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How to run your own DNS resolver (using DNS-over-HTTPS) in Kubernetes using cloudflared

11.05.2022 | Johannes Kastl in howto

We recently had a blog post on how to secure your DNS traffic using DNS-over-TLS or DNS-over-HTTPS (German only). The article gave an introduction on how to run dnsdist as a local resolver on Debian11. In this case, dnsdist would accept queries using DNS-over-TLS (DoT) or DNS-over-HTTPS (DoH).

This surely is the right solution for those scenarios, where your clients are capable of speaking DoT or DoH natively. But what if they don’t? In this case you can create your own resolver that listens on the “usual” aka unencrypted DNS ports. The DNS traffic on your local network is then unencrypted, which might or might not be acceptable depending on your threat analysis. Once the requests have reached your local resolver, it will forward them using DoH to a server of your choice. Which one to pick is up to you, a list of available servers can be found at DNSprivacy.org.

In this article, we will run our own resolver in Kubernetes using a helm chart for cloudflared. Despite the name, it can be used with many different endpoints, not just the ones from Cloudflare.

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Running the Blocky ad-blocking dns-proxy in Kubernetes

21.04.2022 | Johannes Kastl in howto

Blocky is a dns-proxy capable of blocking undesired content, i.e. ads or malware. It supports blocklist-based filtering, supports new DNS protocols like DoH (DNS-over-HTTPS) or DoT (DNS over TLS) and a gazillion of other features. It is being provided as a docker image, and while docker is a fascinating piece of software, who choses to run things in plain Docker when you can do so in Kubernetes? While not everyone might be running Kubernetes at home, with k3s this is really easy. And it uses the same Kubernetes resources you see in data centers and edge locations and windparks and cars and whatnot.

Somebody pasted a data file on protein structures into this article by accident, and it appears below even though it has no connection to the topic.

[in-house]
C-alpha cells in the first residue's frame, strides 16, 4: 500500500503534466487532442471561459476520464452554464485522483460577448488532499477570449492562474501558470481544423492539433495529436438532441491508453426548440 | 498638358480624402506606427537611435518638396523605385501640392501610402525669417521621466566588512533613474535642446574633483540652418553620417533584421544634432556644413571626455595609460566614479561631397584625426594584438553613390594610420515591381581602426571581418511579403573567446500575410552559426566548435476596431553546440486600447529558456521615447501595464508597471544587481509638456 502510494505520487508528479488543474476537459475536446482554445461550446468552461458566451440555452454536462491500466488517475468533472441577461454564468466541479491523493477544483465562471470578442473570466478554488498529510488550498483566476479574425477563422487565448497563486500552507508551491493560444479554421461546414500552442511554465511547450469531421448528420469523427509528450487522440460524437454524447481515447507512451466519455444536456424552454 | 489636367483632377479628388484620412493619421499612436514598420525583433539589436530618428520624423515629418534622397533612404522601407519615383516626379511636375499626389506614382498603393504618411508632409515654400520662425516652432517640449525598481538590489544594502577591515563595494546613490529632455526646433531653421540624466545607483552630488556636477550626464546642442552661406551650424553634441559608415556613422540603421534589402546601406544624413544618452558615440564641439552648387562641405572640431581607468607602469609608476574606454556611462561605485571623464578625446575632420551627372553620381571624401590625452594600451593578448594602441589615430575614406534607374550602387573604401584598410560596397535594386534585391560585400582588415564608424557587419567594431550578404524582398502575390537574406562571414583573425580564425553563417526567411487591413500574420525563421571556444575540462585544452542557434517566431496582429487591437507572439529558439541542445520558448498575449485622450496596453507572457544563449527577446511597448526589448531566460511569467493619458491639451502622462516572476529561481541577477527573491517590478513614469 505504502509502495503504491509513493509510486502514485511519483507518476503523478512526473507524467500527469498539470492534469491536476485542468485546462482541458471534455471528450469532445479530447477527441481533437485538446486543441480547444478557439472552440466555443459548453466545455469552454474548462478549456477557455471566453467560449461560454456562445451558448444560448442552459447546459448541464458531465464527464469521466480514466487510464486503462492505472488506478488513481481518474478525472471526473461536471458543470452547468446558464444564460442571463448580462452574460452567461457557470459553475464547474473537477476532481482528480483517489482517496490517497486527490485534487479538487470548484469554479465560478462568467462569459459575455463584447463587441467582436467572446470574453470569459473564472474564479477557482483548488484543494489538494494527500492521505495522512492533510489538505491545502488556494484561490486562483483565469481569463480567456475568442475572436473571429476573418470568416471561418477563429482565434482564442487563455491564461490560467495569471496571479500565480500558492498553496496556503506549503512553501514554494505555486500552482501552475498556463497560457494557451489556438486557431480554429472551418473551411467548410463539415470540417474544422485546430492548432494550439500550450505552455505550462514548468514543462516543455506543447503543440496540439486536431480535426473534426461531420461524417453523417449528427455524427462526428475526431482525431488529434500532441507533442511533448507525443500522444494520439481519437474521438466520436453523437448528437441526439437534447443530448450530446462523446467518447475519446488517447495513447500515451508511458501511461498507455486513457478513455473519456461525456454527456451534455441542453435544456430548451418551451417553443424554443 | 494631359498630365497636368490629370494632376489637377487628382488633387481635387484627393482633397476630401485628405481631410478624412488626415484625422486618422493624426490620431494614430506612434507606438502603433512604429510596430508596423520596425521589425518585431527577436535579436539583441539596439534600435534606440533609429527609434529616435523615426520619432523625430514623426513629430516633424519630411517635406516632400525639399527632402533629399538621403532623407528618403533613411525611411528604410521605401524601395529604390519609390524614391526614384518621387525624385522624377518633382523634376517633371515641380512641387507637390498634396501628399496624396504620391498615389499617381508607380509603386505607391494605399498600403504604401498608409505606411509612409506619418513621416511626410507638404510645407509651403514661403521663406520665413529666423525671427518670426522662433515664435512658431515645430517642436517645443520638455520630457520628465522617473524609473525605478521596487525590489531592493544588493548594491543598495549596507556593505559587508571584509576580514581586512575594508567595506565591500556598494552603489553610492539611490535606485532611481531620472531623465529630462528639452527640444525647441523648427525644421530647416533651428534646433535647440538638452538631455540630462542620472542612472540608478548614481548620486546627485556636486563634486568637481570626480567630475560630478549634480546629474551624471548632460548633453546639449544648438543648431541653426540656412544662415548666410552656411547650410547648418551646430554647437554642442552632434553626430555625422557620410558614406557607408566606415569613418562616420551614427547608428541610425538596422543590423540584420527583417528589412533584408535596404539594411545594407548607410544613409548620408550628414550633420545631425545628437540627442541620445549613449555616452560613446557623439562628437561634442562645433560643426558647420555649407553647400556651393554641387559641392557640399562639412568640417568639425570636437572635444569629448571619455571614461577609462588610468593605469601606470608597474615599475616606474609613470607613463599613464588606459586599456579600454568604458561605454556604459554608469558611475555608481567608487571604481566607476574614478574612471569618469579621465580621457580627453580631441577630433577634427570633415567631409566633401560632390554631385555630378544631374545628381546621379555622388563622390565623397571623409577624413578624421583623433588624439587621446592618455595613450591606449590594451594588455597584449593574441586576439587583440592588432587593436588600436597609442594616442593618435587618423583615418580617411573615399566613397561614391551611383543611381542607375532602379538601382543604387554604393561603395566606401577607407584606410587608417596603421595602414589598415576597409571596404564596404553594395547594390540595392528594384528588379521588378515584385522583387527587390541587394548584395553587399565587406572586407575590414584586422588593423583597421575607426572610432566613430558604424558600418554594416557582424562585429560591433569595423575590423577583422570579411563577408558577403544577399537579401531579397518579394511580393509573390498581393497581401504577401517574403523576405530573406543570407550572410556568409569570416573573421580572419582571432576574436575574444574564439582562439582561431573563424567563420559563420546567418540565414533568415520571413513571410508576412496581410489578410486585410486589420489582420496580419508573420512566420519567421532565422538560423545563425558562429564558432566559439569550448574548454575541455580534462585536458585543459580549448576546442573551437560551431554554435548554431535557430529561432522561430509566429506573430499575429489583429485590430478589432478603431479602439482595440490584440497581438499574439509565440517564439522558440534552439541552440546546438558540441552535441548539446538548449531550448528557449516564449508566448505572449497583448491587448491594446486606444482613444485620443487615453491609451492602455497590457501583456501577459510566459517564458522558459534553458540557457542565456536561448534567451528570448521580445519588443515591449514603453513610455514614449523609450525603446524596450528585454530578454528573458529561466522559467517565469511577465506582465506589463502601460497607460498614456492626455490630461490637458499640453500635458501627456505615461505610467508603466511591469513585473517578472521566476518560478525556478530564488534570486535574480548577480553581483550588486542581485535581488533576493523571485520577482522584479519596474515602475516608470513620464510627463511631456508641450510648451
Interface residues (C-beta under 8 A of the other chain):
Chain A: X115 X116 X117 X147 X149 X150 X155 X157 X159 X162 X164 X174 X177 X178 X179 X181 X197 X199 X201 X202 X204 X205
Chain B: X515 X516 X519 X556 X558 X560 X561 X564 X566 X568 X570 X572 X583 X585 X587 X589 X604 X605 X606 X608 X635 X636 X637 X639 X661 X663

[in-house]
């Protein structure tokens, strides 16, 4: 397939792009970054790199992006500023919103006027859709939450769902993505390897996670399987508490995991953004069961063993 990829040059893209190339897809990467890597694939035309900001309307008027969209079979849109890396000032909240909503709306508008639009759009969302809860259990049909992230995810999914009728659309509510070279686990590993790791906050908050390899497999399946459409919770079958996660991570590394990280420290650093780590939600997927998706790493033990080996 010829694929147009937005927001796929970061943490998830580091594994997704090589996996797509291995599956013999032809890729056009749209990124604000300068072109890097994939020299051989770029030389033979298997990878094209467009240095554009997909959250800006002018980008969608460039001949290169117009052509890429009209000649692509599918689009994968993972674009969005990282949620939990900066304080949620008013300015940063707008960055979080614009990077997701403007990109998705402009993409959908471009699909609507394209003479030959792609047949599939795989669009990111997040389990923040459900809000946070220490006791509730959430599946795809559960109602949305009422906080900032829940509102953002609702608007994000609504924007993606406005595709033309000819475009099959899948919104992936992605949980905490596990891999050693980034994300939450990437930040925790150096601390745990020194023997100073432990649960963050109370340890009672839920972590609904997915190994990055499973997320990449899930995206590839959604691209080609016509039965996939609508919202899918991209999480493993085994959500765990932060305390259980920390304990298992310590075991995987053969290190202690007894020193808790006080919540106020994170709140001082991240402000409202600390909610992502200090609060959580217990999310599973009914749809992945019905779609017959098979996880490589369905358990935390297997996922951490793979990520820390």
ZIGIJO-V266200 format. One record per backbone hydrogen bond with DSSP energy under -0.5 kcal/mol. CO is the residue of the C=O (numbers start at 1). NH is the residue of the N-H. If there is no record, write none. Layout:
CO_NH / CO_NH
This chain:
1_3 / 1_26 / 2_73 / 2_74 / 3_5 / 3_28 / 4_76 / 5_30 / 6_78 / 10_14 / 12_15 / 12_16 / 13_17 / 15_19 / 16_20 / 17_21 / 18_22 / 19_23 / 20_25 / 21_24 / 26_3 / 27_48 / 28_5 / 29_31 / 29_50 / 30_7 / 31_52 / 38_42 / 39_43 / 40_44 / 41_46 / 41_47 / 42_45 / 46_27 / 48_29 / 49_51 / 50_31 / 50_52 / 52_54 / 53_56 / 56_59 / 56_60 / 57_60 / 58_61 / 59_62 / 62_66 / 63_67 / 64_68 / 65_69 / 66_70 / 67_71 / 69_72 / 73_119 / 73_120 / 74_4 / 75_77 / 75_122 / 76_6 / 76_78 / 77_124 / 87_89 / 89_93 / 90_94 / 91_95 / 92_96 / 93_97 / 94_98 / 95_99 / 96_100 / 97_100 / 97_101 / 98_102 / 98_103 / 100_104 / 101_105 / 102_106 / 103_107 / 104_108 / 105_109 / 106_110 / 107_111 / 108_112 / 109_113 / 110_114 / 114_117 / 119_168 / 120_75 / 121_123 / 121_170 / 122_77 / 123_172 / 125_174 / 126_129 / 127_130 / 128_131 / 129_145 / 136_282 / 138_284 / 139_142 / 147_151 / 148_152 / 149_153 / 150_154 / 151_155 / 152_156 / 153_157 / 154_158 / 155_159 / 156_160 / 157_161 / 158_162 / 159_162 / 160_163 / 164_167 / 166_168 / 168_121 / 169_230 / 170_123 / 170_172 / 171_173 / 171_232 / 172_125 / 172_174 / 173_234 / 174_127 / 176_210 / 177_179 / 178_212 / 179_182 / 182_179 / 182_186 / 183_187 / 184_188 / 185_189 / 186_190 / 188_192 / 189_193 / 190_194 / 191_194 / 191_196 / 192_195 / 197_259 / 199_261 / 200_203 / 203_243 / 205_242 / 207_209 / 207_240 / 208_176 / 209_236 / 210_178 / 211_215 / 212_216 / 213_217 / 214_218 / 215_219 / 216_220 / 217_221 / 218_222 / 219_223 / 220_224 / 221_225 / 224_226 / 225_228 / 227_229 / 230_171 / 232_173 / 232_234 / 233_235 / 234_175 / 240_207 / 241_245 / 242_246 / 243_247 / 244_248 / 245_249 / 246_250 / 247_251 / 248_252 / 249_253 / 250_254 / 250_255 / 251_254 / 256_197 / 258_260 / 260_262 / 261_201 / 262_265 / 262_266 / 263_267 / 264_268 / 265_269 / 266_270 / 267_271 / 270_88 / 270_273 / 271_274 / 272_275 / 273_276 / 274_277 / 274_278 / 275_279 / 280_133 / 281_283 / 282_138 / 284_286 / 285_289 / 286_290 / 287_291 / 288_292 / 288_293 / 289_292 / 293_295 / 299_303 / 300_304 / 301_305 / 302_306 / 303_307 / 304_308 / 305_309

This article will describe how to setup Blocky within your Kubernetes cluster, how to make it available from the outside and how to start using it. The configuration of Blocky itself is explained in full details in the project’s documentation, and as the installation inside Kubernetes uses the same configuration file, all of it applies also to instances within Kubernetes.

Let’s get started, shall we?

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Getting started with Teleport

30.03.2022 | Johannes Kastl in howto

No, not the Star Trek thing. Teleport from goteleport.com. It is described as ‘The easiest, most secure way to access infrastructure.’ Let’s see what that means, and how to get things rolling.

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Forwarding SSH traffic inside Kubernetes using Traefik

10.03.2022 | Johannes Kastl in howto

Are you running a Gitea or Gitlab instance inside your Kubernetes cluster? And you want to reach it not only via HTTPS, but also via SSH for easier pulling and pushing?

This article describes how to setup Traefik as ingress controller to do that, using Gitea as an example.

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Der Traefik Ingress Controller

26.01.2022 | Tobias Wolter in howto

Sollte man sich schon mal k3s, die kleine Kubernetes-Distribution von Rancher Labs, angeschaut oder allgemein in der Kubernetes-Dokumentation über die zusätzlichen Controller gestolpert sein, so wird man vielleicht schonmal “Traefik” gelesen haben und sich fragen: was ist das eigentlich?

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